It is our pleasure to announce an upcoming series of classes that we are presenting along with the Drisha Institute for Jewish Education in New York. On Wednesdays October 30th, November 6th, 13th and 20th Prof. David Brodsky of Brooklyn College’s Department of Judaic Studies will be teaching a class entitled “Rabbinic Literature and Its Dis-Contents: Situating the Genres of Talmud and Midrash in Their Civilizational Context:”
The basic and most quintessential genres of rabbinic literature are the styles of midrashic exegesis of biblical texts and the give-and-take of the sugya with its mixed Aramaic and Hebrew commentary on the Mishnah, the great law code of the rabbinic period. While they soon became distinctive and nearly unique among world literatures, their various constituent parts are surprisingly contextualized within the literatures of the larger civilizations (which themselves were an interplay of Jews and non-Jews) within which they developed. Significantly, those contexts help shed light on some of the basic enigmas of the genres. In this four part series, we shall trace the origins of the genre of midrash in the Alexandrian School of Homeric Interpretation around the turn of the eras, and in so doing, we shall understand better the core theological motivator behind midrashic activity. That is, like its Homeric counterpart, rabbinic midrash is always already a defense of God and His book, and the comparison of the two corpuses helps draw out that key aspect of the midrashic endeavor. Likewise, while many people are confused by the Talmud’s willingness to conclude a sugya without seeming to clarify which legal position “won,” a comparison with the parallel genre as taught in Greco-Roman school primers of the time will help clarify the purpose of such sugyot and why their goal was never the kind of debate that many read it as today. Finally, this course will end by showing how the Babylonian rabbis and transmitters placed their unique stamp on the Talmudic sugya, making the Babylonian Talmud a text that is constantly interplaying between its individuality and its civilizational contexts. The four lectures will be: 1. The Alexandrian School of Homeric Interpretation and the Origins of Midrash; 2. Greco-Roman School Primers and the Origins of the Talmudic Sugya; 3. The Changing Rules of Redundancy and the Ever Complexifying Sugya; 4. Transmitters as Stammaim: The Role of the Reciter in the Development of the Sugya.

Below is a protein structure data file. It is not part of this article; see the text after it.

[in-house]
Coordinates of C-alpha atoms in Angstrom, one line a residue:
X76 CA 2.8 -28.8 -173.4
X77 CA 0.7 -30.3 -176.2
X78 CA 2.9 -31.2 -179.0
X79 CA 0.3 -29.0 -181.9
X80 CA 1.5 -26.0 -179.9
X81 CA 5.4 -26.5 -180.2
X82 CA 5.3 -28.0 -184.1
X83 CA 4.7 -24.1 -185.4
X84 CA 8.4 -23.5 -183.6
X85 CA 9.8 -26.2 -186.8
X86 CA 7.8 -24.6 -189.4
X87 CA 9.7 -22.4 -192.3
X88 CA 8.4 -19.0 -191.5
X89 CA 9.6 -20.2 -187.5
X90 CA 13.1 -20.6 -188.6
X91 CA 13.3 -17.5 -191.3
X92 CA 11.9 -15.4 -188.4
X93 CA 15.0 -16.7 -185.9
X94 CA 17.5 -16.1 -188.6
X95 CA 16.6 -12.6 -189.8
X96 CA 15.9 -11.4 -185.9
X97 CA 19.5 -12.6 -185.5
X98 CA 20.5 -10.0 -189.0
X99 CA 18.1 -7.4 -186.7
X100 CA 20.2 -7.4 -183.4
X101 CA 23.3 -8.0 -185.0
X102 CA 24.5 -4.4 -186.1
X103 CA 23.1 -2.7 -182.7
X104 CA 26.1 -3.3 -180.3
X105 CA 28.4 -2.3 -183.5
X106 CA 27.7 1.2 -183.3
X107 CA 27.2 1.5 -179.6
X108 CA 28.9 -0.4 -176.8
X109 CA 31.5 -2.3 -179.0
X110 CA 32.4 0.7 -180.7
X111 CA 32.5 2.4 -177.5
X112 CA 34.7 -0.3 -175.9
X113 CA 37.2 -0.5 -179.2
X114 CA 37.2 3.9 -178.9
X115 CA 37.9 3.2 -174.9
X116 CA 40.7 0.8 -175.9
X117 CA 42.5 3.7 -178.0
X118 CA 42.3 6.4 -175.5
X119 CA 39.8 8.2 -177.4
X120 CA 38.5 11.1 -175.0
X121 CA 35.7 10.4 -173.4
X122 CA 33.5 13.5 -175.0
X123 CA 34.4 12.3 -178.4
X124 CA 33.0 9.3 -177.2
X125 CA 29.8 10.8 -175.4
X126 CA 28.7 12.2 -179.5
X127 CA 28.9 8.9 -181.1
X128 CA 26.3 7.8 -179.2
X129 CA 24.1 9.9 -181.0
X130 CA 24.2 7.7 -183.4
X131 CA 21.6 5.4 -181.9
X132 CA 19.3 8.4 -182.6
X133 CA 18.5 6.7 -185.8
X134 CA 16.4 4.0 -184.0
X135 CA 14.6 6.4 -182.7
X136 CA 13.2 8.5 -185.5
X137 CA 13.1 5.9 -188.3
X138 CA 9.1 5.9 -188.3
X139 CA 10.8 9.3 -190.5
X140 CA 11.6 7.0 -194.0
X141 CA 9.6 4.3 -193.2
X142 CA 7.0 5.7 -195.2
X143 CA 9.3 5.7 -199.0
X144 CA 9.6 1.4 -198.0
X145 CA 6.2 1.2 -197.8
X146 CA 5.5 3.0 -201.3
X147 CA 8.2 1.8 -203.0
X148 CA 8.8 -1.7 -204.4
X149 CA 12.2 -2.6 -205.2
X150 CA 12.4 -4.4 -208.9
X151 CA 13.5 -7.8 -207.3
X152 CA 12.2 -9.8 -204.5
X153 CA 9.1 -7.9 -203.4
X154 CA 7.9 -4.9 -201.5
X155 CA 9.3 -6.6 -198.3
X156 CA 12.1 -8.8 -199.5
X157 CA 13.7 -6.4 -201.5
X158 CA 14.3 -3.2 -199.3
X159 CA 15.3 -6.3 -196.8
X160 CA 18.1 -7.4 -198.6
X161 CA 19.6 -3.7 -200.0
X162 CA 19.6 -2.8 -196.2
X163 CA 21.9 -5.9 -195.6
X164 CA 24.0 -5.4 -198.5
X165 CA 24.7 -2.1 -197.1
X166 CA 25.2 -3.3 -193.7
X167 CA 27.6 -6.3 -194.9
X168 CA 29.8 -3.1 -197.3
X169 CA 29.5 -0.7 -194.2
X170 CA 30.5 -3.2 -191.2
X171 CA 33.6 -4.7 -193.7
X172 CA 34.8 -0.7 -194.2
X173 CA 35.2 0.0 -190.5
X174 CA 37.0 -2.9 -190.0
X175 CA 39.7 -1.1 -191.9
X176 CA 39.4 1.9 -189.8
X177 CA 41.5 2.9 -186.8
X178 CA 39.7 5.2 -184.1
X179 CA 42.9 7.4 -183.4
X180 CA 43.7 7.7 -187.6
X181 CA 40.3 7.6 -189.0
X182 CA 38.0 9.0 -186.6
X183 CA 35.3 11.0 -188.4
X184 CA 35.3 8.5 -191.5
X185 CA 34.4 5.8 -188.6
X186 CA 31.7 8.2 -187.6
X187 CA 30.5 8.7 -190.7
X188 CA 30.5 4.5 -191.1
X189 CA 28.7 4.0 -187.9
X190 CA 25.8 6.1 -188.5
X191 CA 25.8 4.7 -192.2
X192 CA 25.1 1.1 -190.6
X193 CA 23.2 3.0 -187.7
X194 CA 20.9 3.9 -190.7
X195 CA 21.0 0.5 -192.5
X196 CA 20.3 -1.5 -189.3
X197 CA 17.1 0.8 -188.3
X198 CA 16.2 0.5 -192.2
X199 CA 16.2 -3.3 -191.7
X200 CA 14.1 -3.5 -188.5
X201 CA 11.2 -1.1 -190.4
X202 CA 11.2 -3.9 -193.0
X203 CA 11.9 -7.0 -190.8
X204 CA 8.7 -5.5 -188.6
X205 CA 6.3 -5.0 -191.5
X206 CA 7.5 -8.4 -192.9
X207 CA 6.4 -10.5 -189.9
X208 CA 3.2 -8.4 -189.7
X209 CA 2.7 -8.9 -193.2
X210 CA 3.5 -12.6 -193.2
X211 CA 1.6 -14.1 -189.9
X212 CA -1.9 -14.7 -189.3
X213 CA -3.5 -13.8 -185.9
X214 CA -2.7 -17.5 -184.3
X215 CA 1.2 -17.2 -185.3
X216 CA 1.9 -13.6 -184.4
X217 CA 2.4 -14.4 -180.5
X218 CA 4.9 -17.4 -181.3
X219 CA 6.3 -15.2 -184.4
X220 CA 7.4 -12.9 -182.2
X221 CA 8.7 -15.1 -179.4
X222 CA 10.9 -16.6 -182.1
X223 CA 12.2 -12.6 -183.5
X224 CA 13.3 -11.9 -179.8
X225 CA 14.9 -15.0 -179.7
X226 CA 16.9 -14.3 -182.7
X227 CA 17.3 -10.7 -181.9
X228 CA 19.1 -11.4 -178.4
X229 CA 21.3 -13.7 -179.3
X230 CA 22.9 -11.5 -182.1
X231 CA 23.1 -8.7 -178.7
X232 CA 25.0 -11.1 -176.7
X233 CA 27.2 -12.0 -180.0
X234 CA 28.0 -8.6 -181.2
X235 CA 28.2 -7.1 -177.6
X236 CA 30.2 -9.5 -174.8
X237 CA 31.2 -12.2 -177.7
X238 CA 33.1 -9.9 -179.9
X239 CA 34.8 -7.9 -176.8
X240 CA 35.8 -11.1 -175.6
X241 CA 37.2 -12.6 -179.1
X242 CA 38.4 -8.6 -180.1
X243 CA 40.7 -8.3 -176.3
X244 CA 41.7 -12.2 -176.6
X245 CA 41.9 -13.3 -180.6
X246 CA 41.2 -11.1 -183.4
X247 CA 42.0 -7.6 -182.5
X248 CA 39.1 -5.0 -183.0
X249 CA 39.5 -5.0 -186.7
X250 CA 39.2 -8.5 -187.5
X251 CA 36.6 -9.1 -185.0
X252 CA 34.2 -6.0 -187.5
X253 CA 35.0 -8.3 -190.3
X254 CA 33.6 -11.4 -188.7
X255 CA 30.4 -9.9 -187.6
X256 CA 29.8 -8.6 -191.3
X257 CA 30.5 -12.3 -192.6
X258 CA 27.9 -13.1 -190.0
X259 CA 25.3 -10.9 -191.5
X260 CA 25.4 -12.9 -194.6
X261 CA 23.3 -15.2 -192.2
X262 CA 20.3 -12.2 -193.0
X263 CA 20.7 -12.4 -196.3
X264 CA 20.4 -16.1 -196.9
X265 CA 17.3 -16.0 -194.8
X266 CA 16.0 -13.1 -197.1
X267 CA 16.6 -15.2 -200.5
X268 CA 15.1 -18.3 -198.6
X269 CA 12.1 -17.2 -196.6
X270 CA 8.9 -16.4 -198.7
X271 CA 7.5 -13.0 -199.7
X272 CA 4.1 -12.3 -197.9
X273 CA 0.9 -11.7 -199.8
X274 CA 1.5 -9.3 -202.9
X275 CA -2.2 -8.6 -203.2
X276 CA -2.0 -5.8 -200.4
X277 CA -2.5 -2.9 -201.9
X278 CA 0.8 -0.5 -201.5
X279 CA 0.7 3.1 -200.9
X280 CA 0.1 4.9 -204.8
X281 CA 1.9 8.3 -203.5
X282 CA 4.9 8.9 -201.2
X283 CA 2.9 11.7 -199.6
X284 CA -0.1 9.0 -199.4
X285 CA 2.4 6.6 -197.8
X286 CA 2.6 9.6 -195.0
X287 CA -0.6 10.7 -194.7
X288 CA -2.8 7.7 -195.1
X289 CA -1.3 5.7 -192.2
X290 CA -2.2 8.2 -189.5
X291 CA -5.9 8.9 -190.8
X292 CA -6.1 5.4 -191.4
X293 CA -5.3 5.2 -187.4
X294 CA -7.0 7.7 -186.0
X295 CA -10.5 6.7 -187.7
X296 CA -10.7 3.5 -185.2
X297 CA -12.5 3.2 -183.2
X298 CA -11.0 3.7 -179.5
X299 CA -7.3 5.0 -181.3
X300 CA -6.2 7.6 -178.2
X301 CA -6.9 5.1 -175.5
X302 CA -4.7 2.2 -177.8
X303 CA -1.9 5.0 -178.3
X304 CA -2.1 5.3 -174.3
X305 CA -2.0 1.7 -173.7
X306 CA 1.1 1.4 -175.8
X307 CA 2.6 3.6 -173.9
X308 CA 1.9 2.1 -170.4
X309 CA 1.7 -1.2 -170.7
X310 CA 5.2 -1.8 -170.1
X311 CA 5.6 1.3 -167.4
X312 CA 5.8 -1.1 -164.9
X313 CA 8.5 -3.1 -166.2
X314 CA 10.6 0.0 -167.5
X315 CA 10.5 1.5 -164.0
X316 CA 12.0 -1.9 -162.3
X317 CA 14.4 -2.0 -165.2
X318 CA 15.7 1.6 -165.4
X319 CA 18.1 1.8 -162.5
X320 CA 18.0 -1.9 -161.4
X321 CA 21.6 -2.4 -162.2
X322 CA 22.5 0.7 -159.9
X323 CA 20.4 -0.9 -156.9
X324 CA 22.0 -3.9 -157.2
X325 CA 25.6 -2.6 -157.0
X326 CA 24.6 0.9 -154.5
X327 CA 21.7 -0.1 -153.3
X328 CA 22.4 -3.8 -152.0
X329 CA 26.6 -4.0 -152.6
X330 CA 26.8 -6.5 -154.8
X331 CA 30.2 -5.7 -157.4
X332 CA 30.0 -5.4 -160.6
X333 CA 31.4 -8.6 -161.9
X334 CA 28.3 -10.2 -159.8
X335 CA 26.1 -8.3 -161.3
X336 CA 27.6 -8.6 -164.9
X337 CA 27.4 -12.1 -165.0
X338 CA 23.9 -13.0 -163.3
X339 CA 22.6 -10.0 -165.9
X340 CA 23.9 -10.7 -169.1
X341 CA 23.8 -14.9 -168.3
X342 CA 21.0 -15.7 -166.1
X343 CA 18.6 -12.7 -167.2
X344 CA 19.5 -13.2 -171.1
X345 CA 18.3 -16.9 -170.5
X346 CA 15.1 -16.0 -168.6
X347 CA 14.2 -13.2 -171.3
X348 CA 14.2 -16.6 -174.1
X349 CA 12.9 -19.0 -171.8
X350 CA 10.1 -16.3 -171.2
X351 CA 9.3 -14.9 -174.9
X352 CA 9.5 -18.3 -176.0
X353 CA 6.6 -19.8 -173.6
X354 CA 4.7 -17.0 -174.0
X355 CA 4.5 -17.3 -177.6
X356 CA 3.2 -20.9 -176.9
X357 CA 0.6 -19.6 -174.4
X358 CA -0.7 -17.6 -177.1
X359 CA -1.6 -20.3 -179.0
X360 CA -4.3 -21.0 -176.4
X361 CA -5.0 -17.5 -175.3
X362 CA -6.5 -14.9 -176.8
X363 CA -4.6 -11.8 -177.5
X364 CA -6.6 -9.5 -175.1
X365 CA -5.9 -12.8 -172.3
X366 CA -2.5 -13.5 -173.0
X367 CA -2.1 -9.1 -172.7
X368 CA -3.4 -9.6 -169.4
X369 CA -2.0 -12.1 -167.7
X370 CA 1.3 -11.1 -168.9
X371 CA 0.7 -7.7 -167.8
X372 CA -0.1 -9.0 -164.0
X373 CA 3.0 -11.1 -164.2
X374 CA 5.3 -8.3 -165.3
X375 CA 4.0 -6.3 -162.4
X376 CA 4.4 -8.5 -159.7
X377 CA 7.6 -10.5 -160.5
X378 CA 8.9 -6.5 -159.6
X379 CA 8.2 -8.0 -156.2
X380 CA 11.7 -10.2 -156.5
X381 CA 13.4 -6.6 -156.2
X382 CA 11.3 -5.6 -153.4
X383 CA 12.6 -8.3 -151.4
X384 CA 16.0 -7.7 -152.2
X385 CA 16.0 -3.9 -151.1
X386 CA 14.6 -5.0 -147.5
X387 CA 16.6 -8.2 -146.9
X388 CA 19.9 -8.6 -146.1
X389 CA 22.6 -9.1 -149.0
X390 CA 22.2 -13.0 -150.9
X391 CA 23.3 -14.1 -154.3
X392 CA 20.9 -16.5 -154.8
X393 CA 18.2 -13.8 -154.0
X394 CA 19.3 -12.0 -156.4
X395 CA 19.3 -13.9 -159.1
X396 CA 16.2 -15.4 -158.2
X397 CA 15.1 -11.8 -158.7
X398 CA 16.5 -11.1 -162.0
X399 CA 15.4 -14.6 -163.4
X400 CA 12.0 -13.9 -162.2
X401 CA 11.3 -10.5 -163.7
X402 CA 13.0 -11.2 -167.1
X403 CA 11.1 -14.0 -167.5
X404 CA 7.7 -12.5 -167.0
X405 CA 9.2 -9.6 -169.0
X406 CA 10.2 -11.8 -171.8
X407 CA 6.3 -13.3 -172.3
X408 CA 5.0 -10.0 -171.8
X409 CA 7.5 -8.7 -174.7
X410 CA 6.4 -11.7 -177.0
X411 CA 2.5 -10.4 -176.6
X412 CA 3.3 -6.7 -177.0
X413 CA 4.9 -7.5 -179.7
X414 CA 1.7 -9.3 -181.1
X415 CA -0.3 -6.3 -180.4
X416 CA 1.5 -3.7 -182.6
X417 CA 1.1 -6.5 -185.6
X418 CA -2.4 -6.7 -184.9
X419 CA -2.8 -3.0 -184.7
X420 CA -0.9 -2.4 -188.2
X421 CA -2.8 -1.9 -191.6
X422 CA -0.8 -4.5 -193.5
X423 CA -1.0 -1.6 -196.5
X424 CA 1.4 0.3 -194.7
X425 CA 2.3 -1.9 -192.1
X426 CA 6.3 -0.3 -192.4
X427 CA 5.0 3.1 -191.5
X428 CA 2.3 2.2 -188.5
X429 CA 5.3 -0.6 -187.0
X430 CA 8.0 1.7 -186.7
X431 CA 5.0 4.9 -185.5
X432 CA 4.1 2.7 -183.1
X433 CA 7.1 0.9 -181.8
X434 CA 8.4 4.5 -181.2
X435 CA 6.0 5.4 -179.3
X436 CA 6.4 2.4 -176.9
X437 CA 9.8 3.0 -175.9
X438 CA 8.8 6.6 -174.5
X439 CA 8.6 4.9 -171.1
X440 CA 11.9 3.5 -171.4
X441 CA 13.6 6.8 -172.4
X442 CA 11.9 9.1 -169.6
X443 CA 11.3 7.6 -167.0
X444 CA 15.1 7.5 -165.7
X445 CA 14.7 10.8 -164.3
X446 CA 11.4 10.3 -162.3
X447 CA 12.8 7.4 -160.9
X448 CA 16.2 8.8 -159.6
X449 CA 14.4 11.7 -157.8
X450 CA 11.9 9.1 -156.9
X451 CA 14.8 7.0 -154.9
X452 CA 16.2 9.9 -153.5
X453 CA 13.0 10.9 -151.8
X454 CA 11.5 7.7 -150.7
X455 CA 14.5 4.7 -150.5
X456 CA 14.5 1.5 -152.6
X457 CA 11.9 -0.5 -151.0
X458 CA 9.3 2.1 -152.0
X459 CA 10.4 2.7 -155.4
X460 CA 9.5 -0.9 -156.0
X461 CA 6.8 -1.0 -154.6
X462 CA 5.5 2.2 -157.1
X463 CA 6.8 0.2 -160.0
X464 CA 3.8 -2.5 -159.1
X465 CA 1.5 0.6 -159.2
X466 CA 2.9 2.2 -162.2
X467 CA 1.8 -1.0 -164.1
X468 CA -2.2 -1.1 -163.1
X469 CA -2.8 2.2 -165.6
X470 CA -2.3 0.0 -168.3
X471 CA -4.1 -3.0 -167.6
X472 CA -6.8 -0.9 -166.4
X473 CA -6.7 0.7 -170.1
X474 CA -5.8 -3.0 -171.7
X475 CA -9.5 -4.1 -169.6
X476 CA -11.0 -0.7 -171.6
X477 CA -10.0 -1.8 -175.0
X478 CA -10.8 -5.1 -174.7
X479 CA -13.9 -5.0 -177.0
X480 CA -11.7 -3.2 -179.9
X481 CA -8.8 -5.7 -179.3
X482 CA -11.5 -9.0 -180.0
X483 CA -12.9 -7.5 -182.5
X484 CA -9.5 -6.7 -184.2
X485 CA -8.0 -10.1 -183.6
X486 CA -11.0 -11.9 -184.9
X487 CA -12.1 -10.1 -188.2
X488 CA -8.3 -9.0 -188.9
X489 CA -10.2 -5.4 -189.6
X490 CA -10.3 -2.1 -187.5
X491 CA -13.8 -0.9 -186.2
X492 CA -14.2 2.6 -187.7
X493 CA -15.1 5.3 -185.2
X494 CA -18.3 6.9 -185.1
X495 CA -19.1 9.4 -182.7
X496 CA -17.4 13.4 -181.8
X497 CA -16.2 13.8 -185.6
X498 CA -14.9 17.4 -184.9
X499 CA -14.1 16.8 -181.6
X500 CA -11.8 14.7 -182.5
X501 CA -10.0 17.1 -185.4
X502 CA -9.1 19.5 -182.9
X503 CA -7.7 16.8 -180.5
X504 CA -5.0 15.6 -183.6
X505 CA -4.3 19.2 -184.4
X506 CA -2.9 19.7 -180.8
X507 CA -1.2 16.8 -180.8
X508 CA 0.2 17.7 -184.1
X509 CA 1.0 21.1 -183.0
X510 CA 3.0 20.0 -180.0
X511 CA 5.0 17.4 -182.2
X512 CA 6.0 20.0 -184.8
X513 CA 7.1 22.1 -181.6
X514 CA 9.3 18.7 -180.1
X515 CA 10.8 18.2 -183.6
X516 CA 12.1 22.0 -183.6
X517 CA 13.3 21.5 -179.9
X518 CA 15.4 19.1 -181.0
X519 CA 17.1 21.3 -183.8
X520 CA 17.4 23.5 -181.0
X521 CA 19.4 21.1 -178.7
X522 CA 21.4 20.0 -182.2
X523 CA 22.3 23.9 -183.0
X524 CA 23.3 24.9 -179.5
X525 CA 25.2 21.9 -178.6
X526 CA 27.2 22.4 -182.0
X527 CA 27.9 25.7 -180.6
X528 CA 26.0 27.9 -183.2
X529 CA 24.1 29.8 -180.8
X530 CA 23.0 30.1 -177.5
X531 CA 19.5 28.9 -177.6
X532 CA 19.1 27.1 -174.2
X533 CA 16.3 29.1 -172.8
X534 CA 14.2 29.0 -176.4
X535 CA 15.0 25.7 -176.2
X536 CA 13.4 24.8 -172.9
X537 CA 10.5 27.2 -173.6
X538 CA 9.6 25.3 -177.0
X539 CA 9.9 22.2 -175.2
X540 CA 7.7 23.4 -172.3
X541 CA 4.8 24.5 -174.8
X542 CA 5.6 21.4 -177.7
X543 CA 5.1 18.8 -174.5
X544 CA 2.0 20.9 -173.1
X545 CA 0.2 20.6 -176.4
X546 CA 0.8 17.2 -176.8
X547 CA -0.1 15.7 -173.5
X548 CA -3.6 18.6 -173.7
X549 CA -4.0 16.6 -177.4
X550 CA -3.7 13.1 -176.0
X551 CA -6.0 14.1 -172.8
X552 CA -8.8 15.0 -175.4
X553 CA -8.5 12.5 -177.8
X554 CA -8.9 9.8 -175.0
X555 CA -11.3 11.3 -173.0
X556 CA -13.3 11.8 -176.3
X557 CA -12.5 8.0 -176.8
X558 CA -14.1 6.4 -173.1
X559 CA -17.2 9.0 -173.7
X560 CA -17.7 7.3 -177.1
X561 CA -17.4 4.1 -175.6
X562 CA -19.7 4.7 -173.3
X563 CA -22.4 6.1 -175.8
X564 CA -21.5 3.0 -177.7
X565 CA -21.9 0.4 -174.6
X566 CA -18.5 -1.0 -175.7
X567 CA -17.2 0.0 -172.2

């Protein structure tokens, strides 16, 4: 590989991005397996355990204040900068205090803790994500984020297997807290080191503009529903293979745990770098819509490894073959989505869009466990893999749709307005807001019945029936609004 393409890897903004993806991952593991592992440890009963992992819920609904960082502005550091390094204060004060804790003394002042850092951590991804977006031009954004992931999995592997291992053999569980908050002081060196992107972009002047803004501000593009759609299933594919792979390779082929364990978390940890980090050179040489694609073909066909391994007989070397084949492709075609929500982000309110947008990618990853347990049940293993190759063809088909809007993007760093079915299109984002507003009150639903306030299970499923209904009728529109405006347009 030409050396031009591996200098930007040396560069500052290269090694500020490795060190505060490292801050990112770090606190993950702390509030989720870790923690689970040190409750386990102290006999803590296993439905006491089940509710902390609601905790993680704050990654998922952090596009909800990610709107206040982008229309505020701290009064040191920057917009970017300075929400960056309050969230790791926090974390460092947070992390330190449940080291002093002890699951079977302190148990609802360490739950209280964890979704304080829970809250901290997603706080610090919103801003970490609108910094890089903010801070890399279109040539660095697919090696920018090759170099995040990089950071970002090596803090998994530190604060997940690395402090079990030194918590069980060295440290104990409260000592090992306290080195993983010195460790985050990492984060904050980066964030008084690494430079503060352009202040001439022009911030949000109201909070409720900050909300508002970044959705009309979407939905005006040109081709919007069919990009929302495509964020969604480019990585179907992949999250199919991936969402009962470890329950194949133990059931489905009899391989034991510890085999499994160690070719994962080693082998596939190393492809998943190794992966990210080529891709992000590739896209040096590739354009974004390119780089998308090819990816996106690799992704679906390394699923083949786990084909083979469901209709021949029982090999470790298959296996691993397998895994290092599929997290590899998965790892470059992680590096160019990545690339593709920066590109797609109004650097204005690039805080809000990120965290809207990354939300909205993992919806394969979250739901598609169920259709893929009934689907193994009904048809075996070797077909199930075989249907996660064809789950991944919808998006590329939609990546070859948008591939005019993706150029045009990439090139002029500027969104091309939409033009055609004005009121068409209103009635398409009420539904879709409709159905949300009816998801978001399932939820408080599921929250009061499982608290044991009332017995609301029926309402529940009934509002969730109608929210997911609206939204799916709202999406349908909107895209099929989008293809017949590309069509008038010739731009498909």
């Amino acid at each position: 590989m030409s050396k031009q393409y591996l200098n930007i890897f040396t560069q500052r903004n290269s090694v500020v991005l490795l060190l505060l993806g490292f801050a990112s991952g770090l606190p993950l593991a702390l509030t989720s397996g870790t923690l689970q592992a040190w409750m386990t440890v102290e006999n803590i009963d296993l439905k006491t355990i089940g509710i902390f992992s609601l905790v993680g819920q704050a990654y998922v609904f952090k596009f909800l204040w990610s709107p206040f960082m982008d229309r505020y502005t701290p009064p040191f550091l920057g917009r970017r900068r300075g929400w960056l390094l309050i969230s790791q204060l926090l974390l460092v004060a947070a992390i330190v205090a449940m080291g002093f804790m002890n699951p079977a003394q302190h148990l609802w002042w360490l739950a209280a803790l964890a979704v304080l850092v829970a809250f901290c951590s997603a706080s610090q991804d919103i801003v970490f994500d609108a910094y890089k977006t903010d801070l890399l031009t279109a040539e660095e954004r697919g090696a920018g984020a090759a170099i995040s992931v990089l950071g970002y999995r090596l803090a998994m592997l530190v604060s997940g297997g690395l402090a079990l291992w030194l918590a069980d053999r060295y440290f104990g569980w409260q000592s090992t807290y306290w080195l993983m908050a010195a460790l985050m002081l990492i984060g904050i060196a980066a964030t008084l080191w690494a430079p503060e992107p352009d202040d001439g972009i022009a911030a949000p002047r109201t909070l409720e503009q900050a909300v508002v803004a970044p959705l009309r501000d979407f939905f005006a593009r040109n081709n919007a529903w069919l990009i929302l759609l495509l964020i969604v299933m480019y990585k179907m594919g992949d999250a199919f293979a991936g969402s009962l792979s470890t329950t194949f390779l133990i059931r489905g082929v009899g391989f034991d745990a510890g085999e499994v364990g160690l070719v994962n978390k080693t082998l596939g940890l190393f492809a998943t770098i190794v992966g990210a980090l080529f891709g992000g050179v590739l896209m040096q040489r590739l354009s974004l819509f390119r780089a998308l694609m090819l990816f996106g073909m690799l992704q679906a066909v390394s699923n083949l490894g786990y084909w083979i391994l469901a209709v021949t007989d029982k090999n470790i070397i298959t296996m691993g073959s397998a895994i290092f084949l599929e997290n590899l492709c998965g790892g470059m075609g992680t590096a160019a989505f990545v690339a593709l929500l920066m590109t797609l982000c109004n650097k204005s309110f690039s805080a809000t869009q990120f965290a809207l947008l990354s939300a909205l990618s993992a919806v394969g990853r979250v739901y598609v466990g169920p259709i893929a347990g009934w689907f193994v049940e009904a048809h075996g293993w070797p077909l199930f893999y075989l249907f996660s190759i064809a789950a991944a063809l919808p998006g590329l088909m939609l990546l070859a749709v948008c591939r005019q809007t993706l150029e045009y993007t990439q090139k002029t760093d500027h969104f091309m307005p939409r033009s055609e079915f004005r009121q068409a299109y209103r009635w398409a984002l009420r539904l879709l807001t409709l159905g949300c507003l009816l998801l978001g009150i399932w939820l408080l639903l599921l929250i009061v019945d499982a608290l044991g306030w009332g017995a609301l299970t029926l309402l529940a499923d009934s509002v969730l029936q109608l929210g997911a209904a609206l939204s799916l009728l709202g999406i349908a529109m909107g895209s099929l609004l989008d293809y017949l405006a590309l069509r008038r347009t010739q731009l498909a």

All of the classes will be held from 7:00pm-8:00pm at Drisha, 37 West 65th Street, 5th floor New York, NY 10023. The price for each session is $5, or $15 for all four. More information can be found here. For those who won’t be able to make it, we hope to upload the class to our YouTube channel. And go to the facebook event page to RSVP and spread the word!